While the cynic in me suspects it’s for shock value, rather than a commitment to diversity, it really doesn’t matter. The more pertinent fact is that Australian TV is starting to reflect Australia’s cultural and religious diversity, even if we have to endure the real life versions of them in constrained face-to-camera monologues.
According to Mohammed Elleissy, one half of the very popular ‘two Mos’ team on the 2011 The Amazing Race, and the first practicing Muslims to really be featured on an Australian reality TV show, this entertainment format is the most accessible one for non-Anglo people with TV aspirations.
With an acting profession that is traditionally very white, Elleissy says reality TV will help Australia out of its whiteness, because it’s not reliant on acting ability.
“The overwhelming majority of characters that are written for Australian TV are written as white characters, I know that from my actor friends. But also ... the pool of non-white actors [is] obviously not as substantial,” he tells TheVine.
Though he does perceive “a very Anglocentric world view,” he says casting agents and producers need more diversity in the audition line-up.
"I do think they need to change their mindset, but I just think it’s easier for them to cast on reality TV as opposed to fiction, because I think the writers just write them as white characters.”
As for his own reality TV experience, Elleissy says that, despite the ultimate emphasis on the boys’ religion, Elleissy didn’t enter with the intention to change perceptions.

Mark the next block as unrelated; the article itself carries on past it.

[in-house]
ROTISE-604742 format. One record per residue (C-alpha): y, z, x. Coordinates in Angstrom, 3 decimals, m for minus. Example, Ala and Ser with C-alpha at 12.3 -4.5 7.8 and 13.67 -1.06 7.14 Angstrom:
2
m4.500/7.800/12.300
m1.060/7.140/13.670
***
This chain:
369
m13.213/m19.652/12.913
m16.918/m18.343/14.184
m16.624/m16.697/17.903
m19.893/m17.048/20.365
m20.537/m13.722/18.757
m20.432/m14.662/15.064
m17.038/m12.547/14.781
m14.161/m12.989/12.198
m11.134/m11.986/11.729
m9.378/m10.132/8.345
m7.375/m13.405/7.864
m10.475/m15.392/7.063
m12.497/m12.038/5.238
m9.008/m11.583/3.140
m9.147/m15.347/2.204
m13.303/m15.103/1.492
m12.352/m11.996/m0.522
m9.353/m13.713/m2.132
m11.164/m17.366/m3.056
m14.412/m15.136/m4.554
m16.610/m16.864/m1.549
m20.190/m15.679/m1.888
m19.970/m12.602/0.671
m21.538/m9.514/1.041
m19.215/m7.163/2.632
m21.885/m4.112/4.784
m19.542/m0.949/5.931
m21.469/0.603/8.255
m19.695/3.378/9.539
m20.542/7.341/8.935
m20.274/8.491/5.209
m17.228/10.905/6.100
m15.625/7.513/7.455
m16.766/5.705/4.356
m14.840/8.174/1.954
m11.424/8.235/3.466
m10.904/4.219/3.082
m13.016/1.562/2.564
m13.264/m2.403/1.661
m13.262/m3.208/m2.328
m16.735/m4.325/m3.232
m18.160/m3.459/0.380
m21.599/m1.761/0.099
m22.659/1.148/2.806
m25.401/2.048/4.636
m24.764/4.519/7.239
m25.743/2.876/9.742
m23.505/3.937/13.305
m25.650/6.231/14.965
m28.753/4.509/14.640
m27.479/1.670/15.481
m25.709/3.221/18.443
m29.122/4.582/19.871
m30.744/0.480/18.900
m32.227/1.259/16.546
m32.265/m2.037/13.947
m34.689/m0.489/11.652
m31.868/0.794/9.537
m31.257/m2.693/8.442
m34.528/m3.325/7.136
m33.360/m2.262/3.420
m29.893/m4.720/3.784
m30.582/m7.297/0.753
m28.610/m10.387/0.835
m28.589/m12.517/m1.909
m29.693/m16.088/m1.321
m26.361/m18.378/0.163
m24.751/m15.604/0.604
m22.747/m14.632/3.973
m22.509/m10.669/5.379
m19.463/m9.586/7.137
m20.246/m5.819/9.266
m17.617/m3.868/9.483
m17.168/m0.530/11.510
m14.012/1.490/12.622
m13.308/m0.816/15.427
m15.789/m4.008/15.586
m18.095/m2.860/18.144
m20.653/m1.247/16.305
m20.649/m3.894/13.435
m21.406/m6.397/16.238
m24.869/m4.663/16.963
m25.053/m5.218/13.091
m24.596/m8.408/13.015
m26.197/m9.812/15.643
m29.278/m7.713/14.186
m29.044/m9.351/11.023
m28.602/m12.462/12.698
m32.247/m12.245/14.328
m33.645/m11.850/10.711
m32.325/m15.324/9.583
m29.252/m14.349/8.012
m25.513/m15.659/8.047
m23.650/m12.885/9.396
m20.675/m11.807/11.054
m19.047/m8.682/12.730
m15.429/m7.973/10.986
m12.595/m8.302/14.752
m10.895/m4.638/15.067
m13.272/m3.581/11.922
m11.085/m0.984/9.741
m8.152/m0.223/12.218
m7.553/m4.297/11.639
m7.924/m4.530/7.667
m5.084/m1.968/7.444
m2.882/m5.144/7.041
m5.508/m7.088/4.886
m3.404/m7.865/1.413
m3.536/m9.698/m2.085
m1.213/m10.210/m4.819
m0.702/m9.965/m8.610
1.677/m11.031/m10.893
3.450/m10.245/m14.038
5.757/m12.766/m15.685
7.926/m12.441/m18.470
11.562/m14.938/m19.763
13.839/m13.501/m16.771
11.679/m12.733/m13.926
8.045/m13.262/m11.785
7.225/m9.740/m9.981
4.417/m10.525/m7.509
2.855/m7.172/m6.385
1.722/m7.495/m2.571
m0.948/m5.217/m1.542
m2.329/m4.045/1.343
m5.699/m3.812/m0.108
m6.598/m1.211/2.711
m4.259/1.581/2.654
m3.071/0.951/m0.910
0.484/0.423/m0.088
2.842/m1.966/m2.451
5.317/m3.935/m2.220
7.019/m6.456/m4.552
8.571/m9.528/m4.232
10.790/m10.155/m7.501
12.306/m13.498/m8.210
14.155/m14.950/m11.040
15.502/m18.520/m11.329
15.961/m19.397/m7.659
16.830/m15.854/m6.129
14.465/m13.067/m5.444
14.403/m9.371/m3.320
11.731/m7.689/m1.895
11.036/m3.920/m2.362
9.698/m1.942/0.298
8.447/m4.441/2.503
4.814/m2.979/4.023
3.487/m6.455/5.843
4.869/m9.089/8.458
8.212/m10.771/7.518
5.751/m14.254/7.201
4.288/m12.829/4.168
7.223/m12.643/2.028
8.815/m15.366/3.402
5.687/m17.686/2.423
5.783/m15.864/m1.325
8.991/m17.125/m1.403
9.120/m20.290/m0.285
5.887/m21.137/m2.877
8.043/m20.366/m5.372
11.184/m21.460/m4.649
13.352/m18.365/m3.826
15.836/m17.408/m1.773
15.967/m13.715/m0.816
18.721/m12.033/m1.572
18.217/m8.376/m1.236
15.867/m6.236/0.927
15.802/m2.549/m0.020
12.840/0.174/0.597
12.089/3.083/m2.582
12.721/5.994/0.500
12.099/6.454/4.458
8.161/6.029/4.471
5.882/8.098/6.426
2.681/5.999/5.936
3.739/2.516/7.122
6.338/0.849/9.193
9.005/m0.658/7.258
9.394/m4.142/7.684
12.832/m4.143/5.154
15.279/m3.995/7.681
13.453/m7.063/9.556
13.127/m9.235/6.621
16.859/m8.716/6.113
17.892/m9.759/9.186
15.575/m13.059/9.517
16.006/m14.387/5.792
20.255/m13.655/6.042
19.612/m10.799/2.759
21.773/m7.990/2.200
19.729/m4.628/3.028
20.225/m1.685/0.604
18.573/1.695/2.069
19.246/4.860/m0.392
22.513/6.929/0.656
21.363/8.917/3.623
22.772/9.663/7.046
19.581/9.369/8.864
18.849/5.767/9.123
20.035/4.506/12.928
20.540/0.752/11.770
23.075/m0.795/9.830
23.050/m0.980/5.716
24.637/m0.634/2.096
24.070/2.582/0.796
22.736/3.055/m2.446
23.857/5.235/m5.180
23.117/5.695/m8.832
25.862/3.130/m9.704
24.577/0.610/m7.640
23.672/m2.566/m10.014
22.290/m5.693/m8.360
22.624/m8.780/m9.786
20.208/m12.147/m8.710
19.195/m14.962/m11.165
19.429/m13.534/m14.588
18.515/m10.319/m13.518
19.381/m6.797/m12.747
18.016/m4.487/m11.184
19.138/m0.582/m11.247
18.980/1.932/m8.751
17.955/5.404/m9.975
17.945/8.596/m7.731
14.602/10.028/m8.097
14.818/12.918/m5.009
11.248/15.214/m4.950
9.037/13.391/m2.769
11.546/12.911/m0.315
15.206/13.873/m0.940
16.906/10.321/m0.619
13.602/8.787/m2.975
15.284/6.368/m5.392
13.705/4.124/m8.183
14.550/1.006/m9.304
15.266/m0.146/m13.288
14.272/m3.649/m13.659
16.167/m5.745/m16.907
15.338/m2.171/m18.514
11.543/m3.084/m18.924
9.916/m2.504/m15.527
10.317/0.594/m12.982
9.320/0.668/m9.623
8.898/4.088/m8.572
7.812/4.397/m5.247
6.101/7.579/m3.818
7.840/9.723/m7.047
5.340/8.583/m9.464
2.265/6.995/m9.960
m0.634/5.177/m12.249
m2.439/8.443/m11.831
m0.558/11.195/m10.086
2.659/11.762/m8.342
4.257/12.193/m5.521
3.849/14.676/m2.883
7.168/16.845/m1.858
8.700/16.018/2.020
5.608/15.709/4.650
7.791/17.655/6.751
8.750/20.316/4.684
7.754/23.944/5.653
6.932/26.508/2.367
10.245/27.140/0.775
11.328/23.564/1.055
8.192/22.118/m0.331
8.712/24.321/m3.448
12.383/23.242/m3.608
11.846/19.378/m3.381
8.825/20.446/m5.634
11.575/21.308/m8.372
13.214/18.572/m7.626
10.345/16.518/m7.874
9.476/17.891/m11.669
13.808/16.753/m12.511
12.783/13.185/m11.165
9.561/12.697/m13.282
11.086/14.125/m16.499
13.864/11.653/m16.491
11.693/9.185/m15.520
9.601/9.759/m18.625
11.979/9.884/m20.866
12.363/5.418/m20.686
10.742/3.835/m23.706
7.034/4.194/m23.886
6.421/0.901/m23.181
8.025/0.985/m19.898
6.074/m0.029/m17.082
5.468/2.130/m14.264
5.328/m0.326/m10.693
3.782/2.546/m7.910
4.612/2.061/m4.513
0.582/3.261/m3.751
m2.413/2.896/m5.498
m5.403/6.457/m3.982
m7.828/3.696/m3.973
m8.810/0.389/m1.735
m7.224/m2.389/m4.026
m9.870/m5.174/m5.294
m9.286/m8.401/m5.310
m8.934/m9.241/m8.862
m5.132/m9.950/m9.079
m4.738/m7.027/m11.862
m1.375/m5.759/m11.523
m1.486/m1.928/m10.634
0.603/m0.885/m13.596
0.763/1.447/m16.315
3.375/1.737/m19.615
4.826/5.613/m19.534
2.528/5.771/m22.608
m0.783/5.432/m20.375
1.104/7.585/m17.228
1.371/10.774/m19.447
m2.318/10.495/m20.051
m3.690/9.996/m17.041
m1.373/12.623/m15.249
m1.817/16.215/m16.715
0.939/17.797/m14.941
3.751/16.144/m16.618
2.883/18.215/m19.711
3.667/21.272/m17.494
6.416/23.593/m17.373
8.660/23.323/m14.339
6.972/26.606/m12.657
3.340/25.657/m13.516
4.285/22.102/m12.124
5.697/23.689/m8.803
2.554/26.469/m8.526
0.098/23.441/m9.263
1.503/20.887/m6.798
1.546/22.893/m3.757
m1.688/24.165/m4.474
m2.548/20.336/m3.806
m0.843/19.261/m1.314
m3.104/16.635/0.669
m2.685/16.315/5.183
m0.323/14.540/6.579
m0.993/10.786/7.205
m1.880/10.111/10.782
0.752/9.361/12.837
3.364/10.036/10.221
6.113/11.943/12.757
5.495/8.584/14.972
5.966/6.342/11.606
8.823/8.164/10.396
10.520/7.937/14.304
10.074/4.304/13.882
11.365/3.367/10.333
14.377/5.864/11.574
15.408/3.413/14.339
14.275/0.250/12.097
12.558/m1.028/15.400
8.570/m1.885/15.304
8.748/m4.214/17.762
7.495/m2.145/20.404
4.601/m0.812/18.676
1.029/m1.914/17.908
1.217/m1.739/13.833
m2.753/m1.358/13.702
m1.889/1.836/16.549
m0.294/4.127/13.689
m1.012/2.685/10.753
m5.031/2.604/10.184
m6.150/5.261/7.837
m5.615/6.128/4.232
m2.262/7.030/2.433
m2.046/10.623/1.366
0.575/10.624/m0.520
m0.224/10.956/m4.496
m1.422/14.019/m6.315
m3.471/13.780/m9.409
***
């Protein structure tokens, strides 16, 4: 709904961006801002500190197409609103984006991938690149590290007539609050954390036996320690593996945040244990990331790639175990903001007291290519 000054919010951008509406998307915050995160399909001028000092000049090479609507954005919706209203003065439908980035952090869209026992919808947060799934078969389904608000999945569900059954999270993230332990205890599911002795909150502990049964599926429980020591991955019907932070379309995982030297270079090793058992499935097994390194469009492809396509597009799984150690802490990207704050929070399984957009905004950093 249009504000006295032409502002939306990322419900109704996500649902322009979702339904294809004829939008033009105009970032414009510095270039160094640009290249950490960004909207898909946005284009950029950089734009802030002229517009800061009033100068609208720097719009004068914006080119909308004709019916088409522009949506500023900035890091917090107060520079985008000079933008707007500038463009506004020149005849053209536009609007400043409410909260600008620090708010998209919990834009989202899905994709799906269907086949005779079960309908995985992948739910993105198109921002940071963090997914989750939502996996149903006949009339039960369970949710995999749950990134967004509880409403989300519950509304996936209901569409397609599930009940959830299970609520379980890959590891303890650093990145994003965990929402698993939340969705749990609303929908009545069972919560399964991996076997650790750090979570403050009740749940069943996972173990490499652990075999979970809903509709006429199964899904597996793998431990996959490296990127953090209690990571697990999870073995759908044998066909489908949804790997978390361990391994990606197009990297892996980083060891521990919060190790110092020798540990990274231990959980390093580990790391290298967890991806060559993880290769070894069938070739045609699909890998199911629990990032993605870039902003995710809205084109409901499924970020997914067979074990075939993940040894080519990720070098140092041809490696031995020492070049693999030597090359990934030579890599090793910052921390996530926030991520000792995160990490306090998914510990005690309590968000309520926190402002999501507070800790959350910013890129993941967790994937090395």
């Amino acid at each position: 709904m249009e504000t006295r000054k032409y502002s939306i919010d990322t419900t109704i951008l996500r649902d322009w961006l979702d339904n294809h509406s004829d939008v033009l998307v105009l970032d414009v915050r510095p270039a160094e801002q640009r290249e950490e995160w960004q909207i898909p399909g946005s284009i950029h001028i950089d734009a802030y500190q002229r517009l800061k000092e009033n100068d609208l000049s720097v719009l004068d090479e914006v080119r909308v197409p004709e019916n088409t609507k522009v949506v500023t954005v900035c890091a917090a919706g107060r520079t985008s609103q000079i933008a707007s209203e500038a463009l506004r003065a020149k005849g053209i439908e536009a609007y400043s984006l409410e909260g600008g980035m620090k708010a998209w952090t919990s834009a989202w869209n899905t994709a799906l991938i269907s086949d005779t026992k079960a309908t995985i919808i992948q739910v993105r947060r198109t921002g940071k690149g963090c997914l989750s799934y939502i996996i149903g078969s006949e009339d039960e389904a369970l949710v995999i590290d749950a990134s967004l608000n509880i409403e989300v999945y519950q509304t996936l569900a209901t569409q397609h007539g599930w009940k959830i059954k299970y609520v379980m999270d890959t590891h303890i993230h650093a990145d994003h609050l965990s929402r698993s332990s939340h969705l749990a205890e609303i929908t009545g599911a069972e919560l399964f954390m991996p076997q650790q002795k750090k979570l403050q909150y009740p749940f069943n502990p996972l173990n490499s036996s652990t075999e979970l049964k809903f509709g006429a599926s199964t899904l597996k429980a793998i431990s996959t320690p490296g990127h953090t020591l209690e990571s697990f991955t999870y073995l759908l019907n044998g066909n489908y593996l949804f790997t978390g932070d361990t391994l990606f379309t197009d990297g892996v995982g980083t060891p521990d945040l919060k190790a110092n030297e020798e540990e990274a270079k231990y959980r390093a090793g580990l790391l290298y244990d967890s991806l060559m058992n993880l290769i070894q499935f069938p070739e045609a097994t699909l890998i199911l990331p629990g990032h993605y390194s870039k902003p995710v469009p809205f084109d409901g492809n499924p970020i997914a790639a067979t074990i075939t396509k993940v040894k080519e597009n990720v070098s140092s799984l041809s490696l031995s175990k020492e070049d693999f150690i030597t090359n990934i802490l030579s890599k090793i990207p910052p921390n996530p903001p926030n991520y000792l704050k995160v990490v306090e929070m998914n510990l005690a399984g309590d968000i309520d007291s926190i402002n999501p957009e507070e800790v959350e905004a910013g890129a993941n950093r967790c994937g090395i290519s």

“I wanted to see the world. I wanted to be on The Amazing Race. My original intention was to go for what is an incredible, once in a lifetime experience,” he says.
But it became clear at the start line that the producers were pushing the “Muslim” angle.
“When I got there, it became very clear to me that part of my ‘story’, I guess from the producers’ point of view, was that I was Muslim. And that was actually quite a bit of a shock at the start, because I was just going about auditioning. And when I auditioned, I did it as myself.”
Elleissy says he was asked a little about being Muslim and praying, but he considered it idle chatter.
“Then when we were at the starting line it was, ‘well, have you brought your prayer mat?’
The show’s ads sold the boys as being the one team that would have to stop and pray, he says.
“And the reality was, the prayers never ever were an issue."